Choose a key moment from one of your chosen texts and show how it influenced your understanding of the general vision and viewpoint. [30]
With reference to two other chosen texts compare the way in which key moments influence your understanding of the general vision and viewpoint of those texts. [40]

or

‘The general vision and viewpoint is shaped by the reader’s feeling of optimism or pessimism in reading the text.’
In light of the above statement, compare the general vision and viewpoint in at least two texts you have studied in your comparative course. [70]

2005

‘Each text we read presents us with an outlook on life that may be bright or dark, or a combination of brightness and darkness.’
In light of the above statement, compare the general vision and viewpoint in at least two texts you have studied in your comparative course. [70]

or

With reference to one of the texts you have studied in your comparative course, write a note on the general vision and viewpoint in the text and on how it is communicated to the reader. [30]
Compare the general vision and viewpoint in two other texts on your comparative course. Support the comparisons you make by reference to the texts. [40]

2003

‘The general vision and viewpoint of texts can be quite similar or very different.’
In the light of the above statement, compare the general vision and viewpoint in at least two texts on your comparative course. [70]

or

What did you enjoy about the exploration of the general vision and viewpoint in any one of the texts you read as part of your comparative study? Support your answer by reference to the text. [30]
Write a short comparison between two other texts from your course in the light of your answer to part (a) above. Support the comparisons you make by reference to the texts. [40]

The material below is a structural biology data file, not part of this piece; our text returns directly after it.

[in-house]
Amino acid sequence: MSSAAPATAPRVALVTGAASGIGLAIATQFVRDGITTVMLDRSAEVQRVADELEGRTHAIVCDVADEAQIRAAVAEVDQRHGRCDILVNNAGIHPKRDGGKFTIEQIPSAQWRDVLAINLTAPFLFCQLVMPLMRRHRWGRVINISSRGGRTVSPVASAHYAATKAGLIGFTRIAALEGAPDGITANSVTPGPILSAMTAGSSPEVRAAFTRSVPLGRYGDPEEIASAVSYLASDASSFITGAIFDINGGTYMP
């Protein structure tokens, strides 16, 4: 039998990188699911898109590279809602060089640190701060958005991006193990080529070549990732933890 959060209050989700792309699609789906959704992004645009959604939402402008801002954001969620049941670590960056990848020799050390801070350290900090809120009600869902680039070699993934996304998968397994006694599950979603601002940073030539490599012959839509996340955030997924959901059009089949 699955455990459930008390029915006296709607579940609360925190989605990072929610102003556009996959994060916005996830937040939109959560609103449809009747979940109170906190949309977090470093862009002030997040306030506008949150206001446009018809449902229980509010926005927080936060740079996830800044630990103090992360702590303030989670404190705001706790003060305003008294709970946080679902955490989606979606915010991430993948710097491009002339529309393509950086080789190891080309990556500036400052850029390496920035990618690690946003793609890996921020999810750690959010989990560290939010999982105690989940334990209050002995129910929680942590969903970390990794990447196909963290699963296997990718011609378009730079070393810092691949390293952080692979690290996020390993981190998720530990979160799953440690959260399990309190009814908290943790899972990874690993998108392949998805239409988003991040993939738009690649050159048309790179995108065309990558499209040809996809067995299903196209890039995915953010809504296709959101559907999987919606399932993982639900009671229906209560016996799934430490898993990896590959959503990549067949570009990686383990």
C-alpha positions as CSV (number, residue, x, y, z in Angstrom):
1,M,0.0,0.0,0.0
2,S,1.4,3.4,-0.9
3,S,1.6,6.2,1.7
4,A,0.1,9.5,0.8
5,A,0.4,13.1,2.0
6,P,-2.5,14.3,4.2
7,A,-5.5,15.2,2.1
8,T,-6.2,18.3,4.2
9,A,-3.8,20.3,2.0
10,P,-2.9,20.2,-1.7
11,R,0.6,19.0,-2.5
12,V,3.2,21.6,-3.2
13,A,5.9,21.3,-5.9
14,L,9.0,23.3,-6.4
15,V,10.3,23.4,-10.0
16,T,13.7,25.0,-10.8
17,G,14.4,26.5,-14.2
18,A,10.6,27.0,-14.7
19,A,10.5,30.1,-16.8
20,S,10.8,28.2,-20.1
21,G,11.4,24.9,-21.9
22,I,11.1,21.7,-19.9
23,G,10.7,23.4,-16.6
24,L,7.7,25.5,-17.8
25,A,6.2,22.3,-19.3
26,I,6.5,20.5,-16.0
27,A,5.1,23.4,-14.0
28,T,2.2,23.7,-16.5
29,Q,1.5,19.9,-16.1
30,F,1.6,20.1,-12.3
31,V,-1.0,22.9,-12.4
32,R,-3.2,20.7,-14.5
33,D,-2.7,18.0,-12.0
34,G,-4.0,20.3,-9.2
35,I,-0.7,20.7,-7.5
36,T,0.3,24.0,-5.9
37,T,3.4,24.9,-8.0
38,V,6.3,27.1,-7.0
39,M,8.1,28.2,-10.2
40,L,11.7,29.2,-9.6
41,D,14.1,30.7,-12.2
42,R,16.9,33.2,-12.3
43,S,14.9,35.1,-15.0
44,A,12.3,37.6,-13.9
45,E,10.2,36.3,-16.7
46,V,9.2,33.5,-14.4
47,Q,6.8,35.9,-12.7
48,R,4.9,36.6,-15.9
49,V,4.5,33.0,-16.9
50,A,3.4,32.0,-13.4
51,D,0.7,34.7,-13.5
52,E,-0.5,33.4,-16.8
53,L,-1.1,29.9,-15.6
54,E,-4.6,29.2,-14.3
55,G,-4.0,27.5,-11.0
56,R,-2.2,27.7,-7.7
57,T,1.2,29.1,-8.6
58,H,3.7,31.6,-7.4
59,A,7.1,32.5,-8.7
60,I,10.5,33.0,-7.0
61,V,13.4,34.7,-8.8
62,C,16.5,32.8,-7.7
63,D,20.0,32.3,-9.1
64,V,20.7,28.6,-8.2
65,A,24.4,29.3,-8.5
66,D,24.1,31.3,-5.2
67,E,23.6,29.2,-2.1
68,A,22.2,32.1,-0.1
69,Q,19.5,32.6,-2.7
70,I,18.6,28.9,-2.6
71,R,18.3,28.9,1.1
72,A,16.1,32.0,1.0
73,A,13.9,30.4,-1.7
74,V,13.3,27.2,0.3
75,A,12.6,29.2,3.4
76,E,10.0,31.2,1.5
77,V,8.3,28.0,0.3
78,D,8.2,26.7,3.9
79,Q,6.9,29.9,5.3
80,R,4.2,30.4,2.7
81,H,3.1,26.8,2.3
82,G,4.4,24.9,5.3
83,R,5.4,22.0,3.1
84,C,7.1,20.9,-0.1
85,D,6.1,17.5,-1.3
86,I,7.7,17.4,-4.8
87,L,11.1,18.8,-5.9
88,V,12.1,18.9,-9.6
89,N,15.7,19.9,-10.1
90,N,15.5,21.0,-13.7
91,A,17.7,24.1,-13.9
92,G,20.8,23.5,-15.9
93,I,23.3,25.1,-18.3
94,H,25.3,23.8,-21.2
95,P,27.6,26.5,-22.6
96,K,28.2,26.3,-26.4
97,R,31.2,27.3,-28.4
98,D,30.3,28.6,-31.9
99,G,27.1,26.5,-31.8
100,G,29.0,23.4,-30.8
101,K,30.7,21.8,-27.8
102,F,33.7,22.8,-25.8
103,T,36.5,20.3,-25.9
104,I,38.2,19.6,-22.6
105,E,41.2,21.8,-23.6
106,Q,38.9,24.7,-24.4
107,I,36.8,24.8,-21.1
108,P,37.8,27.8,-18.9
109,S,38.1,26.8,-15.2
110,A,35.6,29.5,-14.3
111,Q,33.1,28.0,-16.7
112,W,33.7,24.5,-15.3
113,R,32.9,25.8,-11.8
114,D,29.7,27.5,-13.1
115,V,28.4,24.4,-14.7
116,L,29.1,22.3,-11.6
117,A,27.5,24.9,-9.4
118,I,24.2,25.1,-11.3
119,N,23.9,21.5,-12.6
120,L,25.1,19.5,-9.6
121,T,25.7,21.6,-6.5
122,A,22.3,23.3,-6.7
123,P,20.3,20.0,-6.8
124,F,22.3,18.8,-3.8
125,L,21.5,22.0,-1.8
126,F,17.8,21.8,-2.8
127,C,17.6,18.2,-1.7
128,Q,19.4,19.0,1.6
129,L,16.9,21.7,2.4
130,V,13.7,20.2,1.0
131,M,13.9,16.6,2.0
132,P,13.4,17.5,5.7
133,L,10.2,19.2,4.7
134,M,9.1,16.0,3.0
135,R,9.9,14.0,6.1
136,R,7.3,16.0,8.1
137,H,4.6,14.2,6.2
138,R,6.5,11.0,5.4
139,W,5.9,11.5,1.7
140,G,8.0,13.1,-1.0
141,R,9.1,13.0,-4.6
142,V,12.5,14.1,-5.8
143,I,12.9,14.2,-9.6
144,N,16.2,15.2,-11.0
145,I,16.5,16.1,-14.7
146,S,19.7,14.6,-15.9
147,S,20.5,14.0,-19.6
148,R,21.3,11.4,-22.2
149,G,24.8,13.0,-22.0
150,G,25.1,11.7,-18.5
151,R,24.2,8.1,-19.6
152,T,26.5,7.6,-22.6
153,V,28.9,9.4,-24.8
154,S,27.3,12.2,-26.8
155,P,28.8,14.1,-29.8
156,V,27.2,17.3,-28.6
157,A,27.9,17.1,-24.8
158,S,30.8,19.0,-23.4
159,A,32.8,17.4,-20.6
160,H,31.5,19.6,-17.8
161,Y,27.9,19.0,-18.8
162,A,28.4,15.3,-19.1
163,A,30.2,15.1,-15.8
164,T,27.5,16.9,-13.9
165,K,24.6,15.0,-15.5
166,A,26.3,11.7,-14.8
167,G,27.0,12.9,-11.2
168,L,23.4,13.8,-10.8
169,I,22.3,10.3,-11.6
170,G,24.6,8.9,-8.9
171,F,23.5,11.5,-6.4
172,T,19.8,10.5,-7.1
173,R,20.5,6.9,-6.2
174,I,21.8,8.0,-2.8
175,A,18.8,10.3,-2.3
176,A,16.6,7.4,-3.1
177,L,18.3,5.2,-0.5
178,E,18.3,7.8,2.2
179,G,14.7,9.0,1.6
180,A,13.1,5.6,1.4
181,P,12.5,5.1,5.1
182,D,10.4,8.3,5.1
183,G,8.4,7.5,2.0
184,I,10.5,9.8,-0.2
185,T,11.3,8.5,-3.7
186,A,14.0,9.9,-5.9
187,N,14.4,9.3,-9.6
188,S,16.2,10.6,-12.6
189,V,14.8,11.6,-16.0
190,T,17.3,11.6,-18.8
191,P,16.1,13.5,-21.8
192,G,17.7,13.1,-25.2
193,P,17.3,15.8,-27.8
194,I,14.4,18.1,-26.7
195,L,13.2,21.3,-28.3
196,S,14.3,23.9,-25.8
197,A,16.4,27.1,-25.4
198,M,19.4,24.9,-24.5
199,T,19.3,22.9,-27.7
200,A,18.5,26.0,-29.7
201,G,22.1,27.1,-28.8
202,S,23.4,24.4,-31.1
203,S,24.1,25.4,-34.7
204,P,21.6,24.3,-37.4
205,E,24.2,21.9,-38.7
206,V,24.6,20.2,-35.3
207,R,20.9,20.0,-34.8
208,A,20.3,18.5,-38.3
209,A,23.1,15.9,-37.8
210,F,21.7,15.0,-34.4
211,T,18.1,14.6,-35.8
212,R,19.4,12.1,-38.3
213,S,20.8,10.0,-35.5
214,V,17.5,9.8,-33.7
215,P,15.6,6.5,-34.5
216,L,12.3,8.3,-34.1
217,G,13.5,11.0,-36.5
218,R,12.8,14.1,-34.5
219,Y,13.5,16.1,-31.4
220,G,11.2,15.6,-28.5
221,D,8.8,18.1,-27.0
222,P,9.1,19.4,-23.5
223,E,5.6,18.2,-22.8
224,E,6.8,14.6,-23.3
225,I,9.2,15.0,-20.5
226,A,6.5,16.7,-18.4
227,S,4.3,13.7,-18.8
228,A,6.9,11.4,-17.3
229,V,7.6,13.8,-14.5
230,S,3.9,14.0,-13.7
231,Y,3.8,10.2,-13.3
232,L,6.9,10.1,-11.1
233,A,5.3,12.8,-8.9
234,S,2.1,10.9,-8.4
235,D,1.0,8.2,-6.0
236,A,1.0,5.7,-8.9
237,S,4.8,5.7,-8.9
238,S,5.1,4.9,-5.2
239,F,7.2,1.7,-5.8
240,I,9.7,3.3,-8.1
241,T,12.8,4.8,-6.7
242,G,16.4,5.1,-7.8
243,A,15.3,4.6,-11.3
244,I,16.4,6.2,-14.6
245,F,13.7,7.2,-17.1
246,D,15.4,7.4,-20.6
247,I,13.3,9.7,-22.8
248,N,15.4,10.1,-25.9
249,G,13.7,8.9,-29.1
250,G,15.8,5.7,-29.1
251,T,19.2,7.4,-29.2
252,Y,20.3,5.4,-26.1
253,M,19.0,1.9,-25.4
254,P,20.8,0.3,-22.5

General Vision and Viewpoint

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Here are some questions to ask yourself while revising General Vision and Viewpoint. Make notes on each of our three texts as you are looking at each question.

 

Is the text optimistic or pessimistic?

Is the text compassionate or dispassionate?

Does the text support or condemn certain actions / values / characters? What is its moral stance?

Is the text timebound or does it have relevance today?

What is your attitude to the characters and the dilemmas they face?

What vision of family life is embodied in the text?

What is the nature of the key relationships in the text?

How would you describe the treatment of women in the text?

What is the religious vision of the text? (Christian? Religious vision absent?)

Is its vision of life tragic or hopeful?

What is the vision of human nature in the text?

Is the author’s presentation of society positive or negative?

Is the author’s presentation of society accurate?

What serious or philosphical questions about life and morality are examined by the author?

What life experiences does the protagonist endure which help or hinder his development as a person?

What is your personal response to the general vision and viewpoint of the text?

Remember to incorporate quality linking sentences into your notes. Practice makes perfect!!